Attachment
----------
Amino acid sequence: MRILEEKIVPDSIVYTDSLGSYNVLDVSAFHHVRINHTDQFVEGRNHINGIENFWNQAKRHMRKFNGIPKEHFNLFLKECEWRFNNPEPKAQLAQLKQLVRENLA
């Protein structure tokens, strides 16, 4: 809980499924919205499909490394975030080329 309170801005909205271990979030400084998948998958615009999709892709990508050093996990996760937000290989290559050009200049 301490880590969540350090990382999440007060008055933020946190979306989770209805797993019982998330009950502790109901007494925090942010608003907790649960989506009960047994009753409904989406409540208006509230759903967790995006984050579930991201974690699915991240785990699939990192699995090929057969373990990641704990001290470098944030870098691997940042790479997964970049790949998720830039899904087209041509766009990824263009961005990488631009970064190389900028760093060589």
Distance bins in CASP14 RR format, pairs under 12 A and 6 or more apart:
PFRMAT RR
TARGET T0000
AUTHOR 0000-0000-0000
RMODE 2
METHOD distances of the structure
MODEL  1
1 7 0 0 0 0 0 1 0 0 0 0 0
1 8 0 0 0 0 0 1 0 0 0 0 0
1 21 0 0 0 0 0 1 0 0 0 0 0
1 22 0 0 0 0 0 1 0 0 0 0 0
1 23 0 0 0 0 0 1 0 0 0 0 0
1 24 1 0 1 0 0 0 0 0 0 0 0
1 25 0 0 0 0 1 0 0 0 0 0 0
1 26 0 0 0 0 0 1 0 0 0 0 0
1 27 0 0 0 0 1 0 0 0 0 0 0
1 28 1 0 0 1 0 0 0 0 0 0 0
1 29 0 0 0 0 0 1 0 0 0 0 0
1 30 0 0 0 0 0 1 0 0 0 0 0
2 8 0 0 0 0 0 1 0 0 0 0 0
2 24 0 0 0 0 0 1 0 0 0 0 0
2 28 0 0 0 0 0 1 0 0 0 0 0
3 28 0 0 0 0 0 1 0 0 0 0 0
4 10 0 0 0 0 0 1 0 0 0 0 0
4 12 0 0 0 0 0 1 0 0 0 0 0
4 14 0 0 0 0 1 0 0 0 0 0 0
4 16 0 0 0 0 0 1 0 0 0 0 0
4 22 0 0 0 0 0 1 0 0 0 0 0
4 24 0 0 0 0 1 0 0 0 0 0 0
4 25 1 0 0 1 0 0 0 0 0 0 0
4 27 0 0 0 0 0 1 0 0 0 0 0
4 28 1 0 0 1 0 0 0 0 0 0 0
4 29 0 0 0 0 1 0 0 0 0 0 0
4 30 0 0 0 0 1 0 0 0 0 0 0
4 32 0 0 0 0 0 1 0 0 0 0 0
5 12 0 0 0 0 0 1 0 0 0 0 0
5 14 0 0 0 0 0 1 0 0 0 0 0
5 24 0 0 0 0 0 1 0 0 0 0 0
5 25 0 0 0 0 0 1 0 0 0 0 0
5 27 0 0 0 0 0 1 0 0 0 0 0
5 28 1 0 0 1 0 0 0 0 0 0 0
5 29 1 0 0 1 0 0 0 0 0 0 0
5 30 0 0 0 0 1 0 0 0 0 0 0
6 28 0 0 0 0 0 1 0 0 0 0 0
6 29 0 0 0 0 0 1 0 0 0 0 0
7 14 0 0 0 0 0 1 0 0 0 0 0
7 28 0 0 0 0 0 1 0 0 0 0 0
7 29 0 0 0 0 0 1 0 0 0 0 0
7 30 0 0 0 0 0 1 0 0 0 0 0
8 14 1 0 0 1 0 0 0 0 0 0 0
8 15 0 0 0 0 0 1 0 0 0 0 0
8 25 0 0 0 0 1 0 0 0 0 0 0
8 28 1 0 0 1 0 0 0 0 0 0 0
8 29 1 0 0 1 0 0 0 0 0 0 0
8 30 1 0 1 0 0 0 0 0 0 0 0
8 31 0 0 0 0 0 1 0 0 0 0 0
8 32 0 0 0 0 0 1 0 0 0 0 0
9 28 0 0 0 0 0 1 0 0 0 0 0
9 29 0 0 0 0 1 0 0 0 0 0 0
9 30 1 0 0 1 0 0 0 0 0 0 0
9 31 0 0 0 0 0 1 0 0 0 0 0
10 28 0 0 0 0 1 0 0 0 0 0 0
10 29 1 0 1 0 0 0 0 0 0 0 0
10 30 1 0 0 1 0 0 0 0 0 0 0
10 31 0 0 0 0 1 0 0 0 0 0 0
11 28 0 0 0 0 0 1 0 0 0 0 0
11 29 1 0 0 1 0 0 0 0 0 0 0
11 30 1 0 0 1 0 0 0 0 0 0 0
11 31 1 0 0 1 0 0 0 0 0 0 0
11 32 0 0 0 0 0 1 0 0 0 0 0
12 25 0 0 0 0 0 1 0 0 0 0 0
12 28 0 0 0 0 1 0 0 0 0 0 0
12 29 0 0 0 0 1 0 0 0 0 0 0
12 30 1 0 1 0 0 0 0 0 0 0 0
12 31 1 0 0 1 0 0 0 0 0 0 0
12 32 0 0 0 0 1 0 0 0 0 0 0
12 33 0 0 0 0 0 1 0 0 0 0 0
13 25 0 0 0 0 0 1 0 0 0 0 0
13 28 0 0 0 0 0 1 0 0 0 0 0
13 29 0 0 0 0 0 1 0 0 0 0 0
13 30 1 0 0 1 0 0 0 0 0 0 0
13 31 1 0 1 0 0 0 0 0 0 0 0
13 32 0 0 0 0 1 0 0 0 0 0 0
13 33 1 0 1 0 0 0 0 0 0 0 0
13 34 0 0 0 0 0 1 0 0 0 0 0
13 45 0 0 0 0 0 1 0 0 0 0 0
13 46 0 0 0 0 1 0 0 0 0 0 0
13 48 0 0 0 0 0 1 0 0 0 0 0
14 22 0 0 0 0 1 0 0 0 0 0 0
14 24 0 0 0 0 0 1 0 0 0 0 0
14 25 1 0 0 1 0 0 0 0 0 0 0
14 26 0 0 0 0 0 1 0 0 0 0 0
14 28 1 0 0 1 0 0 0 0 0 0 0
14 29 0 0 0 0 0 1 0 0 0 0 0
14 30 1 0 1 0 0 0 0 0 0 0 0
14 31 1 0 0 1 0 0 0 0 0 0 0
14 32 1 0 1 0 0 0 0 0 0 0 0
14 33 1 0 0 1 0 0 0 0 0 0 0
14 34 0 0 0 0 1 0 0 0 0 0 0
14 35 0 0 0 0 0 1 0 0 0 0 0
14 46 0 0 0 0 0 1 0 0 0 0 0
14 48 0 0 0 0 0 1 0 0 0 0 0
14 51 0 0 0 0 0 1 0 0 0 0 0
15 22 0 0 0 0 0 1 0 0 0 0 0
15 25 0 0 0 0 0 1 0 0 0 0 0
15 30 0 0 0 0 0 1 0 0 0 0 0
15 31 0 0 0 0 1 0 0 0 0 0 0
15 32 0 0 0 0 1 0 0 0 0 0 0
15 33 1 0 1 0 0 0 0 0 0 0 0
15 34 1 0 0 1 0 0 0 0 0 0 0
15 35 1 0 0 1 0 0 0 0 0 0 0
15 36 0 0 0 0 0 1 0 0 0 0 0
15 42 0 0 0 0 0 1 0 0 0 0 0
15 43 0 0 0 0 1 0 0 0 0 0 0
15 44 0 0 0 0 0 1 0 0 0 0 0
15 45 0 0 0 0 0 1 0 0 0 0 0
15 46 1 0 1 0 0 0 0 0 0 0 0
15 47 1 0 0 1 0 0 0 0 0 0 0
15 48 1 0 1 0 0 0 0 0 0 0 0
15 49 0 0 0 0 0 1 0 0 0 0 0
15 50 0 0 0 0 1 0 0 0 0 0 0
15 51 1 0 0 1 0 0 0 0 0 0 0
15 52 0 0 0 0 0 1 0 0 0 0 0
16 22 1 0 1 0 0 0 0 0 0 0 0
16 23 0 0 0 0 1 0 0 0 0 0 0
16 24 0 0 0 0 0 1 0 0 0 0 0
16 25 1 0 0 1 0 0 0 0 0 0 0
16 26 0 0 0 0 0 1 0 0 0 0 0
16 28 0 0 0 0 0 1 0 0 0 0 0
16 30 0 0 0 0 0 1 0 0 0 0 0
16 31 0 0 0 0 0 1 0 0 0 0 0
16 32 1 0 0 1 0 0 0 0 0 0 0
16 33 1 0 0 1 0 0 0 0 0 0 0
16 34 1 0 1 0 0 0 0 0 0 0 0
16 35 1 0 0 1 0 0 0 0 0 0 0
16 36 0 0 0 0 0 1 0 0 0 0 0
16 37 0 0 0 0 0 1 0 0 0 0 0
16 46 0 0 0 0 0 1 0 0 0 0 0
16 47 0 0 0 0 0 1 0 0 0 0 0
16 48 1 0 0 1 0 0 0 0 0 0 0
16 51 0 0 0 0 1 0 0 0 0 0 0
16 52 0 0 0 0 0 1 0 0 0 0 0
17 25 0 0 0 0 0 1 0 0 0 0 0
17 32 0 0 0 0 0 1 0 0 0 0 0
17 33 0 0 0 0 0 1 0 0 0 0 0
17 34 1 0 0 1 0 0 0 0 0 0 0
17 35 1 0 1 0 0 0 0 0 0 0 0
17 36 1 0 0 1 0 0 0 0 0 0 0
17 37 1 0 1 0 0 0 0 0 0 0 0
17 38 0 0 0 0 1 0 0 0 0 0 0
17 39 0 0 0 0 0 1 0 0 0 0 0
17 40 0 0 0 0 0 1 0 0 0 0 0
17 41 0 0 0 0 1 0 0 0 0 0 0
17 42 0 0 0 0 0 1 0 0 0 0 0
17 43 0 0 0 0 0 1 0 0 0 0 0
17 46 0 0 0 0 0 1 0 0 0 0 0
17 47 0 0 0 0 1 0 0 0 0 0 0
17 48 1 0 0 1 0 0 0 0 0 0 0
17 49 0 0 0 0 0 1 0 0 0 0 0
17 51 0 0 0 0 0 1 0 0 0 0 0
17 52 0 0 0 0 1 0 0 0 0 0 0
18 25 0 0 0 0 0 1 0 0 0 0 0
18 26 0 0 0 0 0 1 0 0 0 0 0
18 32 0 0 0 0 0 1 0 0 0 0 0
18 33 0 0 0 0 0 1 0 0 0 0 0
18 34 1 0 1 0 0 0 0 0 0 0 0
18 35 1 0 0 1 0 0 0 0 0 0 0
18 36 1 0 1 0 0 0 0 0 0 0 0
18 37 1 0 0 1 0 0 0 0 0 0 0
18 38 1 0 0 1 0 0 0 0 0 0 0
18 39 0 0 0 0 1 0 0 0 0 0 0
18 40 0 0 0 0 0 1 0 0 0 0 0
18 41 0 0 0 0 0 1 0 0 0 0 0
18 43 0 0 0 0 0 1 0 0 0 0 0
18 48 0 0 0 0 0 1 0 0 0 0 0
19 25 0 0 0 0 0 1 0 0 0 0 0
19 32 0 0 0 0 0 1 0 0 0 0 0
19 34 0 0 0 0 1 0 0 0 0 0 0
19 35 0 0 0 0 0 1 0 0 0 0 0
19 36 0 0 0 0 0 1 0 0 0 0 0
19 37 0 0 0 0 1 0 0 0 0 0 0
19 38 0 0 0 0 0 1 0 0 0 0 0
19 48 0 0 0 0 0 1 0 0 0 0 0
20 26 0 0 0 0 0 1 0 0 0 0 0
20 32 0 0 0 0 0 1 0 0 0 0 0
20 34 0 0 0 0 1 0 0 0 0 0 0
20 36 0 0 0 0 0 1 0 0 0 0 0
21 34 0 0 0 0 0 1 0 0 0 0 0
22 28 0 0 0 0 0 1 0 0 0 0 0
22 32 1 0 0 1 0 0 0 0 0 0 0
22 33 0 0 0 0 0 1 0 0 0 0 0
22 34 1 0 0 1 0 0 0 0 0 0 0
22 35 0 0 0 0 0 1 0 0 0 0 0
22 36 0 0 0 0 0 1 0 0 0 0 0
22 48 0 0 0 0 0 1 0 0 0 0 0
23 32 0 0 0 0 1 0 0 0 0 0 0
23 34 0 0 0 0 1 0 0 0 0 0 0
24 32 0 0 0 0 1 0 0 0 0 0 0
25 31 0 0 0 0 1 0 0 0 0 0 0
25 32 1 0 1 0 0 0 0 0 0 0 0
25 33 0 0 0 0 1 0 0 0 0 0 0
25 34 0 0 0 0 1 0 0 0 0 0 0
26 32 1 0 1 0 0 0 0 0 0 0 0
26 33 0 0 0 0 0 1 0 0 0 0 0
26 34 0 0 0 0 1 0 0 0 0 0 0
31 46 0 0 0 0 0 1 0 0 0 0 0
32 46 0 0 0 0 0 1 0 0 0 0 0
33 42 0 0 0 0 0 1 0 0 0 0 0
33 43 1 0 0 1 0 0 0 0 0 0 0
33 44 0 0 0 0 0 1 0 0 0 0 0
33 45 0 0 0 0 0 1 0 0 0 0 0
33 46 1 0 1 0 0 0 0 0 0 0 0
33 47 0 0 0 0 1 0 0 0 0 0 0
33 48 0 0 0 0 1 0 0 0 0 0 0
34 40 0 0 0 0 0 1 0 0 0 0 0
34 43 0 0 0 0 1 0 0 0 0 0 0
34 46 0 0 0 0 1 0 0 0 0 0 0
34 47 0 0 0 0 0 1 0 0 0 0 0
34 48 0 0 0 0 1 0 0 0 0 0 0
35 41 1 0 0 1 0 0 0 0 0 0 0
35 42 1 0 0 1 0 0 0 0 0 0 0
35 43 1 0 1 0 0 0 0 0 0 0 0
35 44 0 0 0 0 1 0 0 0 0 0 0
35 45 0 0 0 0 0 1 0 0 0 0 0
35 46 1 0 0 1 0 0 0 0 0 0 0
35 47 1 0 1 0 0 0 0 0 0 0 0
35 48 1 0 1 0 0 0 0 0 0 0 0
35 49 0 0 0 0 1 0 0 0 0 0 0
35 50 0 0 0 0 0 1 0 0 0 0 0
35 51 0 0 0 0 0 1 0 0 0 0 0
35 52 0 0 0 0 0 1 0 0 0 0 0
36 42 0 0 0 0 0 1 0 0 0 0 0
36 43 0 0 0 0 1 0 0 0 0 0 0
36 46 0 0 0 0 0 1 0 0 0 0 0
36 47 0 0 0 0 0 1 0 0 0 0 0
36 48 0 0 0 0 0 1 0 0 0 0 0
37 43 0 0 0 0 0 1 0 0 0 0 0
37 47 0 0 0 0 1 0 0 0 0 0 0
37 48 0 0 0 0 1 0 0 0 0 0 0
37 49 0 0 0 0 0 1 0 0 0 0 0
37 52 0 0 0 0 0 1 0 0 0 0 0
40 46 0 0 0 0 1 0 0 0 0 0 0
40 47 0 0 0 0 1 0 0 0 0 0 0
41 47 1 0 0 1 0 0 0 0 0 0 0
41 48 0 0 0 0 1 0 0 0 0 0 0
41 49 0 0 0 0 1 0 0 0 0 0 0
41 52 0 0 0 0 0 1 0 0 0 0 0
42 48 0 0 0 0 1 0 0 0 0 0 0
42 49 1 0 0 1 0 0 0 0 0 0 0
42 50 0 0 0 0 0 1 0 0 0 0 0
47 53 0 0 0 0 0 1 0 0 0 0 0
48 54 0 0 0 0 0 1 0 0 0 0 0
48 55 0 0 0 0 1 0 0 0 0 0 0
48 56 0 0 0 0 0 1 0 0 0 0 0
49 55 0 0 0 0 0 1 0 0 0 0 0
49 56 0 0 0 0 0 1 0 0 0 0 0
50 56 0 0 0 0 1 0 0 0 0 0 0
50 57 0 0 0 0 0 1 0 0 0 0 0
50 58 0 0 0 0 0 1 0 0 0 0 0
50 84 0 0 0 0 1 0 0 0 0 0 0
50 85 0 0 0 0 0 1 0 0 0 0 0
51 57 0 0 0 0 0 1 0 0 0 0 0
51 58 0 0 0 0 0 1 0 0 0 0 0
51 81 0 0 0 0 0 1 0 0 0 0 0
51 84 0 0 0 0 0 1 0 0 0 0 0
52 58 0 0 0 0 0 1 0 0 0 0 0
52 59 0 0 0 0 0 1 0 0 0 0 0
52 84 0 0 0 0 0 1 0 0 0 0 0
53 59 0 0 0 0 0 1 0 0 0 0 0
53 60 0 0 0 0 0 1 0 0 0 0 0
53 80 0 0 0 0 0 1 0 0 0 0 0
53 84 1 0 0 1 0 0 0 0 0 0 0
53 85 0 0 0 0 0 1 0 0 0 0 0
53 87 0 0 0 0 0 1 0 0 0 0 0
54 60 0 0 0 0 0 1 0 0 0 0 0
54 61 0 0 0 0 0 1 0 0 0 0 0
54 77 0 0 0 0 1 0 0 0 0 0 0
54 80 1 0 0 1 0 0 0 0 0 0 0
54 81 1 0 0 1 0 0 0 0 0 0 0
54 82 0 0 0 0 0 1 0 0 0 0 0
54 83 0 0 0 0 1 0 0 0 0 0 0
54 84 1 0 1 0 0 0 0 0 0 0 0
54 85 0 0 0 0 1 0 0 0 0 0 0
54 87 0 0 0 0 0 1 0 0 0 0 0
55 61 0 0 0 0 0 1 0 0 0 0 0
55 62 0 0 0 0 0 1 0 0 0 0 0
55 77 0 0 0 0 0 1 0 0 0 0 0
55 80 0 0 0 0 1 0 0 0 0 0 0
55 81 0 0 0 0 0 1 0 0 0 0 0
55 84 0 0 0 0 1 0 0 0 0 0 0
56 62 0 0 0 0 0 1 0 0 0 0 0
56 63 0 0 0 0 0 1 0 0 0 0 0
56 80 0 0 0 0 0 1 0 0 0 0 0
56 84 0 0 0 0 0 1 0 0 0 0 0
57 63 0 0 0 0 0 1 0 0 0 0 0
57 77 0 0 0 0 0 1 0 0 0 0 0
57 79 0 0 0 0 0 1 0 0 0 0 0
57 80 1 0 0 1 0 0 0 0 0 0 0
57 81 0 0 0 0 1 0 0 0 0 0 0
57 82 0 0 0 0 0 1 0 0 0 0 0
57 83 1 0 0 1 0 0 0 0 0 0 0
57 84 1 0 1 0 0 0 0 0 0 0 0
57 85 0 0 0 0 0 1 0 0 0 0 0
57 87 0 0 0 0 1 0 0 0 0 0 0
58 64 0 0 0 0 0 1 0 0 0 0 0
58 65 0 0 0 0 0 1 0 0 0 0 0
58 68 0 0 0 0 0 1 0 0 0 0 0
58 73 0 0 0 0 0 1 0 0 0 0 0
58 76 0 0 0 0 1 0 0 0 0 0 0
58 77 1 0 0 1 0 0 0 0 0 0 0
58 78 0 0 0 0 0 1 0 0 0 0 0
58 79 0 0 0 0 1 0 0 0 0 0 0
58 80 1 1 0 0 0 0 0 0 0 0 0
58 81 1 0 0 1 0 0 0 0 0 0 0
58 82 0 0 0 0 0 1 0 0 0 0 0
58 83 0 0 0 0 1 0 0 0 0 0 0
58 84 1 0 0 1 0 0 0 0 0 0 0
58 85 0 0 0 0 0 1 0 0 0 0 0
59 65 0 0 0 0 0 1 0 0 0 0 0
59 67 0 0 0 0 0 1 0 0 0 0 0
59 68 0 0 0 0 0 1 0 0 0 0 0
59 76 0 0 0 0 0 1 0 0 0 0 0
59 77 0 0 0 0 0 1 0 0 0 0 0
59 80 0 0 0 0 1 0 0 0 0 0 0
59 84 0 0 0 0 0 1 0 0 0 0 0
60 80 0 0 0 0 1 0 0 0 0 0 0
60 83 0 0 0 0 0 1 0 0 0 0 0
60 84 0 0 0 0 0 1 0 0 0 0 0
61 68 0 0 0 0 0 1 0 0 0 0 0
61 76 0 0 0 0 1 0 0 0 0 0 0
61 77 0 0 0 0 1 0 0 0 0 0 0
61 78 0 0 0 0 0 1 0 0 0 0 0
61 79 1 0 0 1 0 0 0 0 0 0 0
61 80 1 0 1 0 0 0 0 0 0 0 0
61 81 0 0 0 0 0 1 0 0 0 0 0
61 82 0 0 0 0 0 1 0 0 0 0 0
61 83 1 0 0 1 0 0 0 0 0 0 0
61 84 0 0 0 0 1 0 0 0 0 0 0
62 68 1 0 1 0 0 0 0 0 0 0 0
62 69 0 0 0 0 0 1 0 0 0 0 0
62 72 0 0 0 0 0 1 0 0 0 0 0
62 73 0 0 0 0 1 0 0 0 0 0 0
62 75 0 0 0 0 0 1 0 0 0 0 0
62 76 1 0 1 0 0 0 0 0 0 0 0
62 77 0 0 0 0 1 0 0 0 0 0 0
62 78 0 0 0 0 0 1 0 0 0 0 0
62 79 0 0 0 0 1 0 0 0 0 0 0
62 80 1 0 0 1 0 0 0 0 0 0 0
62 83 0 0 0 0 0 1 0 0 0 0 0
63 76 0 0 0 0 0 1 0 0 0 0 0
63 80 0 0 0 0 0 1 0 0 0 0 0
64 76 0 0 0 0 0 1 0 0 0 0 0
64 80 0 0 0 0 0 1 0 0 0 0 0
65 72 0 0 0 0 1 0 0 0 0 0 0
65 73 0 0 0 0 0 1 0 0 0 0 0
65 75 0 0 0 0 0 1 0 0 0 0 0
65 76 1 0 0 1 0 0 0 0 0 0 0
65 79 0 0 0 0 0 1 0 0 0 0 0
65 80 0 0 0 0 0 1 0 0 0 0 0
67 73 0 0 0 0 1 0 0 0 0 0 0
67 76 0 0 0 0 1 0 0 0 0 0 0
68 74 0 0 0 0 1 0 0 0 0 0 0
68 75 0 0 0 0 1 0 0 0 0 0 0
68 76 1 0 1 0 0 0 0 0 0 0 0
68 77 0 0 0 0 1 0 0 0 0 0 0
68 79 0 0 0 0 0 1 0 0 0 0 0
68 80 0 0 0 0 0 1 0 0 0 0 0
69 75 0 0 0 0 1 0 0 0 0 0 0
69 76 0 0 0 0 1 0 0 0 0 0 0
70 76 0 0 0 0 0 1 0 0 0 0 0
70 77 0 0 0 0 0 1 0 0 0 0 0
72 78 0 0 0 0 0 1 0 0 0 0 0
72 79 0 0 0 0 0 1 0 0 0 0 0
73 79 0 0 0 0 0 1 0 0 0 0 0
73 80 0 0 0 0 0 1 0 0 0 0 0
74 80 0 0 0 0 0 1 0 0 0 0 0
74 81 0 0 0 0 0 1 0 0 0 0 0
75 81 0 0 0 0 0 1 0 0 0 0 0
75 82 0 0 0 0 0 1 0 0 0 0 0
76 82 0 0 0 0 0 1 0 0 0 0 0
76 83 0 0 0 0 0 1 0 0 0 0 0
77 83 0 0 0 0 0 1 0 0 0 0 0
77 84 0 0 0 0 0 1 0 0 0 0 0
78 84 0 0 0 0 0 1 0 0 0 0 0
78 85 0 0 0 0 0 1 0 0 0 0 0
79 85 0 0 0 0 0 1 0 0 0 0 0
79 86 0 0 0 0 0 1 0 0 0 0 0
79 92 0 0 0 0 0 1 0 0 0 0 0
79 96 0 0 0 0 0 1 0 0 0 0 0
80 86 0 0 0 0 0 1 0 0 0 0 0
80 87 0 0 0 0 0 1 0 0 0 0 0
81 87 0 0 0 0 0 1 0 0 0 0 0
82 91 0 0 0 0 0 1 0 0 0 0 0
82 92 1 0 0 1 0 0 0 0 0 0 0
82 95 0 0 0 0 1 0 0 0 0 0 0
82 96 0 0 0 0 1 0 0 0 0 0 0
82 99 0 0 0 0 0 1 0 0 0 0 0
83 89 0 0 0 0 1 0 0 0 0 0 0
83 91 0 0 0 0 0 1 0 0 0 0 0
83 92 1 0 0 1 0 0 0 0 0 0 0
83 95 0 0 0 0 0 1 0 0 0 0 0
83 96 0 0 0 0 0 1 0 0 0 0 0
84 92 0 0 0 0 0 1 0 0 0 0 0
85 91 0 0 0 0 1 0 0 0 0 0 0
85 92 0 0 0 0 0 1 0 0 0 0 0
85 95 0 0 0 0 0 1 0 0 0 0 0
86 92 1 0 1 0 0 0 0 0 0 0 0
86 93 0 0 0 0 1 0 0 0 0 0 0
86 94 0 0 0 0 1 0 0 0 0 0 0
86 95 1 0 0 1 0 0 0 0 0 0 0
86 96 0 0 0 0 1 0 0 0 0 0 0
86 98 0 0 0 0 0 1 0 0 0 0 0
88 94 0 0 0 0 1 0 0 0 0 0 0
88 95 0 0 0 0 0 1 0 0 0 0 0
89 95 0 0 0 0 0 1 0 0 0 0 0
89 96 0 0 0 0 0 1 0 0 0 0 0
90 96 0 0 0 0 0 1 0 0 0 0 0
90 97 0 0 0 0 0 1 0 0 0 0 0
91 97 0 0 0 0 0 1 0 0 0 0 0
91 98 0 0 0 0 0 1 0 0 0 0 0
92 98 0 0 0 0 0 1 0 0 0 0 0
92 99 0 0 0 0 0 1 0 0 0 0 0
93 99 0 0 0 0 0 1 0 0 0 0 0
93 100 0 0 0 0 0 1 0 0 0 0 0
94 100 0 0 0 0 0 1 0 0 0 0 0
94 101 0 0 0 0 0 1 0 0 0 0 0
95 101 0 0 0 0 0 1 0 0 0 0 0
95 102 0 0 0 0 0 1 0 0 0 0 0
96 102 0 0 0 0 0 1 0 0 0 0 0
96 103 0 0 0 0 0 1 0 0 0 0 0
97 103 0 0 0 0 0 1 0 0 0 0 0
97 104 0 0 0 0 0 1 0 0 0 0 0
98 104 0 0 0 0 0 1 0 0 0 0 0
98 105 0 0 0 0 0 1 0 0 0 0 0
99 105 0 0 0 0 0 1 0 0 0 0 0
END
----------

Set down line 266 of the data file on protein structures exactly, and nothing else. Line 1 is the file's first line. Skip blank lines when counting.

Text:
51 81 0 0 0 0 0 1 0 0 0 0 0